NEW YORK -- Claude Chabrol's "This Man Must Die" is advertised as a thriller, but I found it more of a macabre study of human behavior. There's no doubt as to the villain's identity, and little doubt that he will die (although how he dies is left deliciously ambiguous).

Unlike previous masters of thrillers like Hitchcock, Chabrol goes for mood and tone more than for plot. You get the notion that his killings and revenges are choreographed for a terribly observant camera and an ear that hears the slightest change in human speech.

For this reason, particularly, it's necessary to put up a squawk and insisted on the film's original subtitled version; without the rhythm of the sound track, the movie simply doesn't work. New Yorkers saw the subtitles, of course, but Allied Artists apparently decided to let the rest of the country see a wretched botch of a dubbing job.

I wouldn't be surprised if the dubbed version flopped; "Z" ran for months in its exquisite subtitled version, but flopped in the neighborhoods because a lousy dubbed version was substituted.

Let's face it. Movies by director like Chabrol or Costa-Gavras are intended for the more literate section of the movie audience. You can dub a spaghetti Western and nobody cares, but mess with Chabrol and you're eliminating the very quality audiences respond to in his work.

In any event, we're seeing the good version here, and it is one of the best Chabrol films since he began his new career as a student of murder. With Godard veering ever more erratically into left field, and Truffaut exhibiting an alarming tendency to get cute, it's actually beginning to appear that Chabrol will become the front-running French director of the 1970s - commercially, and maybe even artistically.

Yet as recently as 1967, in his "Interviews with Film Directors," Andrew Sarris was actually able to write about Chabrol in the past tense: "He quickly became one of the forgotten figures of the nouvelle vague . . . Chabrol found himself so demode by the mid-1960s that he was forced to accept commissioned projects to keep his hand in."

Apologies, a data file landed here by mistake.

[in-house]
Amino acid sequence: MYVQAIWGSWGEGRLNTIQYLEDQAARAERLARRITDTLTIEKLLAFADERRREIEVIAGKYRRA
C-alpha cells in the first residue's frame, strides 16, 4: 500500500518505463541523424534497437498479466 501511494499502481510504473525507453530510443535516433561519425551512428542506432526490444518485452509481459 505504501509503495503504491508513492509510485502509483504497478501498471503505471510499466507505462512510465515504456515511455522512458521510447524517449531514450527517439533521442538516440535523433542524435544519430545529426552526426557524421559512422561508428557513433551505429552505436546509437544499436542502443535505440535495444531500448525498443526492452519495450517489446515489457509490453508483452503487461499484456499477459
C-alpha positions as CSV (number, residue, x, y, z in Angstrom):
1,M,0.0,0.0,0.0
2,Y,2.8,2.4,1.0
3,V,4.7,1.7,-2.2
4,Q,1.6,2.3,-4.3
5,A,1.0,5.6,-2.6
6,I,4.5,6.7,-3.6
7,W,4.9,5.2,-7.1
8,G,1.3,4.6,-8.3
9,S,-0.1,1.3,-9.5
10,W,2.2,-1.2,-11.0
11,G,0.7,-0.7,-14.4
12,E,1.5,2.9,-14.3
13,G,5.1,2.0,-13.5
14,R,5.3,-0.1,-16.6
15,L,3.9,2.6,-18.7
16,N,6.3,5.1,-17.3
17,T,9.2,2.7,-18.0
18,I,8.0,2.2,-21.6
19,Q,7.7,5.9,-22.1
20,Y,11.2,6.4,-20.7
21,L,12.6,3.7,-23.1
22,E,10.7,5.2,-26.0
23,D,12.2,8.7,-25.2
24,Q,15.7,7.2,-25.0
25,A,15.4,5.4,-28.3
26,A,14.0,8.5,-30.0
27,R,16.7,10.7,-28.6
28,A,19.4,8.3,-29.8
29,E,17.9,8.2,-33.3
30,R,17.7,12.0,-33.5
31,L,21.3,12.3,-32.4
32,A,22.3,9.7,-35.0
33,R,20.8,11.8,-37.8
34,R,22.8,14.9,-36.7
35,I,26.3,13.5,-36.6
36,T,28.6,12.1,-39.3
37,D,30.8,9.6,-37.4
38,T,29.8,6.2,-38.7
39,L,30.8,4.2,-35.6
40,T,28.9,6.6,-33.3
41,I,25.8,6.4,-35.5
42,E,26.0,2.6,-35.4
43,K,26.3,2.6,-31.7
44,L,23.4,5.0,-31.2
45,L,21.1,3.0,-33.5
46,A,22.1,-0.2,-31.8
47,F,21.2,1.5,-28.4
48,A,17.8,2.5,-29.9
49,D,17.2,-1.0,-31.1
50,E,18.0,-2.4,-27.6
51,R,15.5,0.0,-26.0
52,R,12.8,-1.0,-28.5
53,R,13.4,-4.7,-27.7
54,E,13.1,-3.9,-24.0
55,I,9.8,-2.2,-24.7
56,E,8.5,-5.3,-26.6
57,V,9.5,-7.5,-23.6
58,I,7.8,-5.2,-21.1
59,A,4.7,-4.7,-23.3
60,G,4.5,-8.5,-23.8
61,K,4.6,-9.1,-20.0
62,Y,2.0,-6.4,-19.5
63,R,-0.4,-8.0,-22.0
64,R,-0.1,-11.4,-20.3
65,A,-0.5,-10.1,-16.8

But just then, when his career as a serious director seemed most in doubt, Chabrol arrived at the 1968 New York Film Festival with "Les Biches." It was an artful combination of lesbianism and very Chabrolian irony, with a nice bit of murder at the end, which forced you to re-think all the characters. And Chabrol, the first of the New Wave directors to be hailed and the first to be dismissed, was very clearly back in business again.

Les Biches

"Les Biches" was the first film Chabrol made with Andre Genovese, a young Parisian who is, Chabrol says, the only producer he has ever been able to work happily with. They followed it with "La Femme Infidele" (1969), Chabrol's greatest critical success since "Les Cousins" a decade earlier. Then came "This Man Must Die," "Le Boucher," one of the hits of this year's New York Film Festival, and "Le Rupture," still unseen in the United States. ("We're certainly going to have to change that title for the American release," Chabrol notes cheerfully.)

Taken together, this group of films seems to announce that, at 40, Chabrol is finally realizing the great promise of his early career, There have been 18 Chabrol features so far, and they reflect a distinctly erratic chapter in the history of the New Wave. Chabrol was there at the very beginning, first as a critic for Cahiers du Cinema and then as the director of perhaps the first New Wave film. His "Le Beau Serge" (1958) preceded Truffaut's "The 400 Blows" by a few months, and when Godard's "Breathless" appeared the original triumvirate of New Wave directors was established. It still rules.

Chabrol's sensationally successful "Les Cousins" followed, also in 1958, and the next year he made "A Double Tour" and "Les Bonnes Femmes."

Although he was by then routinely linked with Truffaut and Godard, his style and taste in material didn't resemble theirs (nor did they resemble each other, of course, although they made a convenient grouping because of their common disregard for the existing writer-dominated French cinema.)

Chabrol's 1962 "Landru," from a screenplay by Francoise Sagan about a World War I mass murderer, can be seen in hindsight as characteristically Chabrolian but having little connection with the concerns of other New Wave directors. It was coolly professional and exhibited the fascination with murder that has been his subject in all the recent films produced by Genovese.